One day a week, you can eat as much ice cream, pizza and crisps as you want as a reward for sticking to your diet on the other six days. For many, the cheat day method doesn’t sound all so bad.

The beauty of cheat day lies in its simplicity: Instead of salad, you can dig in to whatever you’ve been craving, whether that’s frozen pizza or an entire cake. On cheat day, there are zero restrictions.

And the best part is that you still lose weight – or at least that’s what cheat day proponents say. A quick search on social media shows images of buff girls and guys in front of tables stacked with food.

“A feast day motivates you to stick to otherwise strict dietary rules as well as gets your metabolism going,” says Guenter Wagner, a German nutrition expert. But it doesn’t work when an athlete “stuffs himself indiscriminately” – rather, he should treat himself here and there.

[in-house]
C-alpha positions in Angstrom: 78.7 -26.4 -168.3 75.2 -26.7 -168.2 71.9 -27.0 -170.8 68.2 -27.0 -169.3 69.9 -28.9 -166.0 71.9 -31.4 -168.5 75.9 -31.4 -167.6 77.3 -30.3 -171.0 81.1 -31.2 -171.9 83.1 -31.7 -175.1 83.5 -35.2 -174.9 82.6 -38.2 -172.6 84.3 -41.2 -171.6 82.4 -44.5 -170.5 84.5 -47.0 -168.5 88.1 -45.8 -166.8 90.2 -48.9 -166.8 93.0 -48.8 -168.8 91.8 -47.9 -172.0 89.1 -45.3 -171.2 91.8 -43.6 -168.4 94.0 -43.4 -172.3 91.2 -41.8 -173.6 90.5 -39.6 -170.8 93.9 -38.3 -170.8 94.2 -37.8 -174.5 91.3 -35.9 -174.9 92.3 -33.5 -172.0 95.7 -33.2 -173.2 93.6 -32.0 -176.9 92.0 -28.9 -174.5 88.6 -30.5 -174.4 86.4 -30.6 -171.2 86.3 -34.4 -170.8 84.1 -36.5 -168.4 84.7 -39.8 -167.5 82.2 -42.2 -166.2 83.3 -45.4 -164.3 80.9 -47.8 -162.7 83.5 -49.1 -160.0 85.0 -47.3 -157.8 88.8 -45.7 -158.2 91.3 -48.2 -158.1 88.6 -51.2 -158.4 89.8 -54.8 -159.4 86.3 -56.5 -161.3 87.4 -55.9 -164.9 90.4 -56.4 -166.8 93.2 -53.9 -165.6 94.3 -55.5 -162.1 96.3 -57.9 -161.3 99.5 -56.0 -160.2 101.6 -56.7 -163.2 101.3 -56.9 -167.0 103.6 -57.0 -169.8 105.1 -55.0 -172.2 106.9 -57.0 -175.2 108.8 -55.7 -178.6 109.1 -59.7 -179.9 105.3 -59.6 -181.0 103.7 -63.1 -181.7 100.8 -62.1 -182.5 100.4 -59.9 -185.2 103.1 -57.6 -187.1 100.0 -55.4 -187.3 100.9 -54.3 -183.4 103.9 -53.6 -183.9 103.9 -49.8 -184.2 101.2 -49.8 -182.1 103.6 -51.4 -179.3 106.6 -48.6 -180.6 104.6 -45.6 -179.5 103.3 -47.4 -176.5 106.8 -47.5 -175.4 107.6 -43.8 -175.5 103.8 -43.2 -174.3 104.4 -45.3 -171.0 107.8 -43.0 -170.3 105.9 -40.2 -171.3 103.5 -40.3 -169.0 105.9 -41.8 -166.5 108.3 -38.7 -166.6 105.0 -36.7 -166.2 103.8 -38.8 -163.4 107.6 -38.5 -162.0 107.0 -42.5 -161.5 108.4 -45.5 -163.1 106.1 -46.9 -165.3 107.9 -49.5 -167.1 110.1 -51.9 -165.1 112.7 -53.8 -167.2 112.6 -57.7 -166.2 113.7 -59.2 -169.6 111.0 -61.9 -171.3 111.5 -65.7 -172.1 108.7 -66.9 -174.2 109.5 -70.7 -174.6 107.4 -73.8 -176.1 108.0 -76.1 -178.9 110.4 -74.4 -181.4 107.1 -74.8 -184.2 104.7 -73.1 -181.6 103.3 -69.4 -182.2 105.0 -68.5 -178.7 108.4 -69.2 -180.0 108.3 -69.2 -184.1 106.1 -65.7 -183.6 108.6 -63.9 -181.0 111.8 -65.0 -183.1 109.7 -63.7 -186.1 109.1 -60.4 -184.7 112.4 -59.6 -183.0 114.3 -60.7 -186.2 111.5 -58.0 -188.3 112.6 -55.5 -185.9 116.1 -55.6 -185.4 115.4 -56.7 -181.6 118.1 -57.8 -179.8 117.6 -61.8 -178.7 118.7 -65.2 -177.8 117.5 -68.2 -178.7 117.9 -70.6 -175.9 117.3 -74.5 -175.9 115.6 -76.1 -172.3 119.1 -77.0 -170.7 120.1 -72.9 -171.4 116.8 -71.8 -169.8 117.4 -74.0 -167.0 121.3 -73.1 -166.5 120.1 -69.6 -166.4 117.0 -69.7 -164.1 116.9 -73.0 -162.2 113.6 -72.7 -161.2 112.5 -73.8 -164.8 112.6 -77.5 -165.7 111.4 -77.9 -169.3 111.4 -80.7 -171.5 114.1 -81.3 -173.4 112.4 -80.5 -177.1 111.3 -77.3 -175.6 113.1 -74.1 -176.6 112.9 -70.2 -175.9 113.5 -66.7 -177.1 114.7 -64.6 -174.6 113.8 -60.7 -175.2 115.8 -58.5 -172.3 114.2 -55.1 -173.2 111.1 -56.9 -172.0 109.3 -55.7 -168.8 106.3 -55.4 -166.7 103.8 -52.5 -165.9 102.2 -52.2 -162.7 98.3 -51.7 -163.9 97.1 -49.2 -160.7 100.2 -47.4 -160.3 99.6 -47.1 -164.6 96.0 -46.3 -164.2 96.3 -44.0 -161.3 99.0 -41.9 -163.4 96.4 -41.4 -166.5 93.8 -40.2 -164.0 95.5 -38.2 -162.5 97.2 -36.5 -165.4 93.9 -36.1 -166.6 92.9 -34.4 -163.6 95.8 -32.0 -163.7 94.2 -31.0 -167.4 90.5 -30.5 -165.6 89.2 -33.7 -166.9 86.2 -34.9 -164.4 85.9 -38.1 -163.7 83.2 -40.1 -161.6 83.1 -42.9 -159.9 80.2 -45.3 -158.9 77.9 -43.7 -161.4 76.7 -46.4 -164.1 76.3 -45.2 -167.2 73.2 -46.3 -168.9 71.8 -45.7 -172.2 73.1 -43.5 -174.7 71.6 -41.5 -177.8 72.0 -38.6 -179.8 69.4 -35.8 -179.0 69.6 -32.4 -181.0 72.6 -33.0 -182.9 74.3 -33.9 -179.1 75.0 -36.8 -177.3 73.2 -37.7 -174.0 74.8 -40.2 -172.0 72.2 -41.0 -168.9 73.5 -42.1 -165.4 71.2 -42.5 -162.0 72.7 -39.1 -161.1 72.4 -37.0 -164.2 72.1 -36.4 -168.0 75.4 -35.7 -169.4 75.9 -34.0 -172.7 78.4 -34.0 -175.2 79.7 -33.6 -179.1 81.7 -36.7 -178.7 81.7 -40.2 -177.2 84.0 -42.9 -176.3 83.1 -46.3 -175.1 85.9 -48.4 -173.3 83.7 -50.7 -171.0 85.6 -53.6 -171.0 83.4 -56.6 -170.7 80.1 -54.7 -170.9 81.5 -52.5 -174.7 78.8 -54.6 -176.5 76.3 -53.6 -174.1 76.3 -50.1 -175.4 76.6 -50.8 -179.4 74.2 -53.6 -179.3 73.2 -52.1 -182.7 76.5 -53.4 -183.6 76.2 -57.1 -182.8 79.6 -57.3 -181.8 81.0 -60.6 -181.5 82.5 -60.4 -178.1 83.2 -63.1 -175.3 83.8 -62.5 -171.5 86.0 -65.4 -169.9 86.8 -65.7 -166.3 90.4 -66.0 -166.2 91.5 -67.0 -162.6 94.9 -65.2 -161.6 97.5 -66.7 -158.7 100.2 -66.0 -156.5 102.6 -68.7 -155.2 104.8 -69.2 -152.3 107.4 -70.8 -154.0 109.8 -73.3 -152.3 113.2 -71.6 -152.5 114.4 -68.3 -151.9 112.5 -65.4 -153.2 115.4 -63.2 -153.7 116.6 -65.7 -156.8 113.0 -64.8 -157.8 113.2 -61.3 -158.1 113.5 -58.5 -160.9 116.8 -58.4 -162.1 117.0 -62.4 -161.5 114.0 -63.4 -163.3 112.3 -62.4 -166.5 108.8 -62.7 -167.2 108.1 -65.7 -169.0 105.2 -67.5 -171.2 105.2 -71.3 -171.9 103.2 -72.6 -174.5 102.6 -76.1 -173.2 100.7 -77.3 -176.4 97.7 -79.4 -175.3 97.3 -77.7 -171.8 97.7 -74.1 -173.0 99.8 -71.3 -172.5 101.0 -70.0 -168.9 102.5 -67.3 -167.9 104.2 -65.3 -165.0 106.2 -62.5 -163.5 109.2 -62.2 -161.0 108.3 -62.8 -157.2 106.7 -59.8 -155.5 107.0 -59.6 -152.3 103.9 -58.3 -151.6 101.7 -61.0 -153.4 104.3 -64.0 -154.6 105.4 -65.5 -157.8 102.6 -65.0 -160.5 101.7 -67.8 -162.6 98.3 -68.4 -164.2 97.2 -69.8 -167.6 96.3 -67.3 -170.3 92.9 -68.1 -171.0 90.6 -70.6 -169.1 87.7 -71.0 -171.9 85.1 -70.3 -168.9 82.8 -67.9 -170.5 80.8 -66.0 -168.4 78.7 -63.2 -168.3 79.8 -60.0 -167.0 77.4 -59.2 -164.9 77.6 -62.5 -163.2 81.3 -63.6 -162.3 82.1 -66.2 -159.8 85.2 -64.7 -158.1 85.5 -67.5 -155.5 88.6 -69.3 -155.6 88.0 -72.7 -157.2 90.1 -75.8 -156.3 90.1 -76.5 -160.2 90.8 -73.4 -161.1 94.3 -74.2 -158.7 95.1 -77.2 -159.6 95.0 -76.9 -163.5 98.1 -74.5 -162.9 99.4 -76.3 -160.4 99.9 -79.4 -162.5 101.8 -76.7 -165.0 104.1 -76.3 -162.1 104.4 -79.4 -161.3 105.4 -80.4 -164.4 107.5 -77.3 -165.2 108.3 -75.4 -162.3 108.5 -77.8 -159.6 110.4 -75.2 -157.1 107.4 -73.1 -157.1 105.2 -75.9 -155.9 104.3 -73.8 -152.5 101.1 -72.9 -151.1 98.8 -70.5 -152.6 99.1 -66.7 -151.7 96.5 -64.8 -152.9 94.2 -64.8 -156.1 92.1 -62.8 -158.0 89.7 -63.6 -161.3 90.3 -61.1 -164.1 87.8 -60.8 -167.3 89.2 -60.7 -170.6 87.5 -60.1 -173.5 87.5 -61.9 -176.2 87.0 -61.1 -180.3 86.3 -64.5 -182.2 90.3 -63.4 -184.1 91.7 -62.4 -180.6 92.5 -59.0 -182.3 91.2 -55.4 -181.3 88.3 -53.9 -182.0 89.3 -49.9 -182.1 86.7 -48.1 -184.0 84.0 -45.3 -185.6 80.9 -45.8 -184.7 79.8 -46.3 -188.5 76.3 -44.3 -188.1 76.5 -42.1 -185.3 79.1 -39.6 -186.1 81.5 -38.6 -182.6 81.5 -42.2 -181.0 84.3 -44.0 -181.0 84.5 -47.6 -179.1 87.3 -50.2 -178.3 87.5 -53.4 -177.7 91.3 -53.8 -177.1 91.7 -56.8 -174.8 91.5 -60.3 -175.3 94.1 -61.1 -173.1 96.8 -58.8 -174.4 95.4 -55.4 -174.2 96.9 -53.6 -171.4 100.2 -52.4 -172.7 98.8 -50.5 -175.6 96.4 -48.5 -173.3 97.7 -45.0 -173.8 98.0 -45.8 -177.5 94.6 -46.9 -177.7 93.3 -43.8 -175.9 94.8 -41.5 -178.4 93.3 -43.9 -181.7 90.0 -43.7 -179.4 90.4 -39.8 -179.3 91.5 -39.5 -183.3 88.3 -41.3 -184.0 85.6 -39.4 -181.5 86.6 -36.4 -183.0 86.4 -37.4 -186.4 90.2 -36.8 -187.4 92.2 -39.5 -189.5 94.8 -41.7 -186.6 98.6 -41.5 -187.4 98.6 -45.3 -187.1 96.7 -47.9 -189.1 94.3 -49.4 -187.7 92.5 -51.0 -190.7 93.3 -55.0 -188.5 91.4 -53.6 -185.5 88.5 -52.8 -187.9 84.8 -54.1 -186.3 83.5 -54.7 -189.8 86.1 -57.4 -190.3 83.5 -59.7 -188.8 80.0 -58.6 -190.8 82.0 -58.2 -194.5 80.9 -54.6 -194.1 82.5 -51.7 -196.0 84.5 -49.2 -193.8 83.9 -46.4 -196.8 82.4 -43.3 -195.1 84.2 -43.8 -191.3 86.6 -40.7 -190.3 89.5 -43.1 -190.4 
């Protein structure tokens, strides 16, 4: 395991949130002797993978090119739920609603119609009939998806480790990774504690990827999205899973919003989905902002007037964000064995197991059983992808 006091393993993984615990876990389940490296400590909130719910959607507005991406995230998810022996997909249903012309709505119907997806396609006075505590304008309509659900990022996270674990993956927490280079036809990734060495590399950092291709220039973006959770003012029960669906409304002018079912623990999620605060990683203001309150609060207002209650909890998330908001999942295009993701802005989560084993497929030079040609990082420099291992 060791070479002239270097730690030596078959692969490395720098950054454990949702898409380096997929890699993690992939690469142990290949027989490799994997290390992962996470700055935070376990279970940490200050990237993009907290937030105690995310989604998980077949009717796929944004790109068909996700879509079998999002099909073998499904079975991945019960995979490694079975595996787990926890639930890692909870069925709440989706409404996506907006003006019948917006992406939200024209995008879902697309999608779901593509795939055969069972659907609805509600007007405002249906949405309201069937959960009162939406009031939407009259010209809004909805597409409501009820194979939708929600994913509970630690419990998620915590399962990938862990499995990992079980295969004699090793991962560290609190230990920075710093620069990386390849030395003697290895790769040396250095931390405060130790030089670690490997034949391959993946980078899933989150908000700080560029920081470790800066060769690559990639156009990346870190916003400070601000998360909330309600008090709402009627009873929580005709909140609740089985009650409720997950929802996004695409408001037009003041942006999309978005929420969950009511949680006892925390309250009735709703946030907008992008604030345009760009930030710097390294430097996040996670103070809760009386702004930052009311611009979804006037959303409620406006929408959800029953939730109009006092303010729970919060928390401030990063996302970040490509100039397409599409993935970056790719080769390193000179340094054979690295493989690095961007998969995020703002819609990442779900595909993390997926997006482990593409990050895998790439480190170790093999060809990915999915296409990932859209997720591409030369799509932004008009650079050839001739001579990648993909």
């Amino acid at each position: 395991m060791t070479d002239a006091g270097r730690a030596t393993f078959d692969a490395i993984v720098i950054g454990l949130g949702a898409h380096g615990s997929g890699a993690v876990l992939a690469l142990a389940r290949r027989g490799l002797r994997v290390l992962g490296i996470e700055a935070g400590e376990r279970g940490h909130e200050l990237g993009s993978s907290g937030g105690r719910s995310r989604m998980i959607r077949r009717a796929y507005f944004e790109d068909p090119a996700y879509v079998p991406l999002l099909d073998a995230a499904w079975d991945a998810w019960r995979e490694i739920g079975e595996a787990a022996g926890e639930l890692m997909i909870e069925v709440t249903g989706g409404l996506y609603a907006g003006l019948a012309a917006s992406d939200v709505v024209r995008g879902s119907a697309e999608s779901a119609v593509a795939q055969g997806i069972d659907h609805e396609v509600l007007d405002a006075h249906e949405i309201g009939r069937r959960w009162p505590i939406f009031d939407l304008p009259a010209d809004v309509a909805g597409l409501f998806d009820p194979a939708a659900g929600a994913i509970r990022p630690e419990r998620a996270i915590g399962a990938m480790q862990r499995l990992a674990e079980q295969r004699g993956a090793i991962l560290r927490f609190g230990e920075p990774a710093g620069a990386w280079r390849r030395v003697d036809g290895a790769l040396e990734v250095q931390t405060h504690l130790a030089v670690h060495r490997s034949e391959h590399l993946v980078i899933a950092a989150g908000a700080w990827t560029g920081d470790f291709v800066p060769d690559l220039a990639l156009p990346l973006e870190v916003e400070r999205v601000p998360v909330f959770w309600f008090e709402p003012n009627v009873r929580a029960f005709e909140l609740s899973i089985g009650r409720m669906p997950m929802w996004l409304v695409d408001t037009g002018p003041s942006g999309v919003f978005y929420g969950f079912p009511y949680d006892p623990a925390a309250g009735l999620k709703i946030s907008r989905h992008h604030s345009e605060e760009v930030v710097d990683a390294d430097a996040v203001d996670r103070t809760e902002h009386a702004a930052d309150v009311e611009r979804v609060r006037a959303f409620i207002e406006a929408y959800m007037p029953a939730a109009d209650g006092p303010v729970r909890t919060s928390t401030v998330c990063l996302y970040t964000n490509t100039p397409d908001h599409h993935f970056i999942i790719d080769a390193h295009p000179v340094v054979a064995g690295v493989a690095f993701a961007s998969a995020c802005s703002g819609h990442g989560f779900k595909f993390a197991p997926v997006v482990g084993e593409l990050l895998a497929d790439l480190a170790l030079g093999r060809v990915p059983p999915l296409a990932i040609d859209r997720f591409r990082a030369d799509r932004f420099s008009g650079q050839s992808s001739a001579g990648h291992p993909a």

Hans Hauner, a professor at a university nutrition institute in southern Germany, even warns that cheat day can be bad for you.

“The body can indeed deal with masses of food and process it all, but it creates an unnecessary amount of stress in doing so,” he explains.

Overwhelming your body with fats, carbohydrates and sugar can cause your blood-sugar levels to spike, says Hauner, and lots of blood has to be directed to the digestive tract in order to process the food. “That makes us feel dull and inefficient,” says Hauner. It can also lead to constipation. He advises overweight people, as well as people with diabetes or metabolic diseases, to avoid partaking in cheat day. – dpa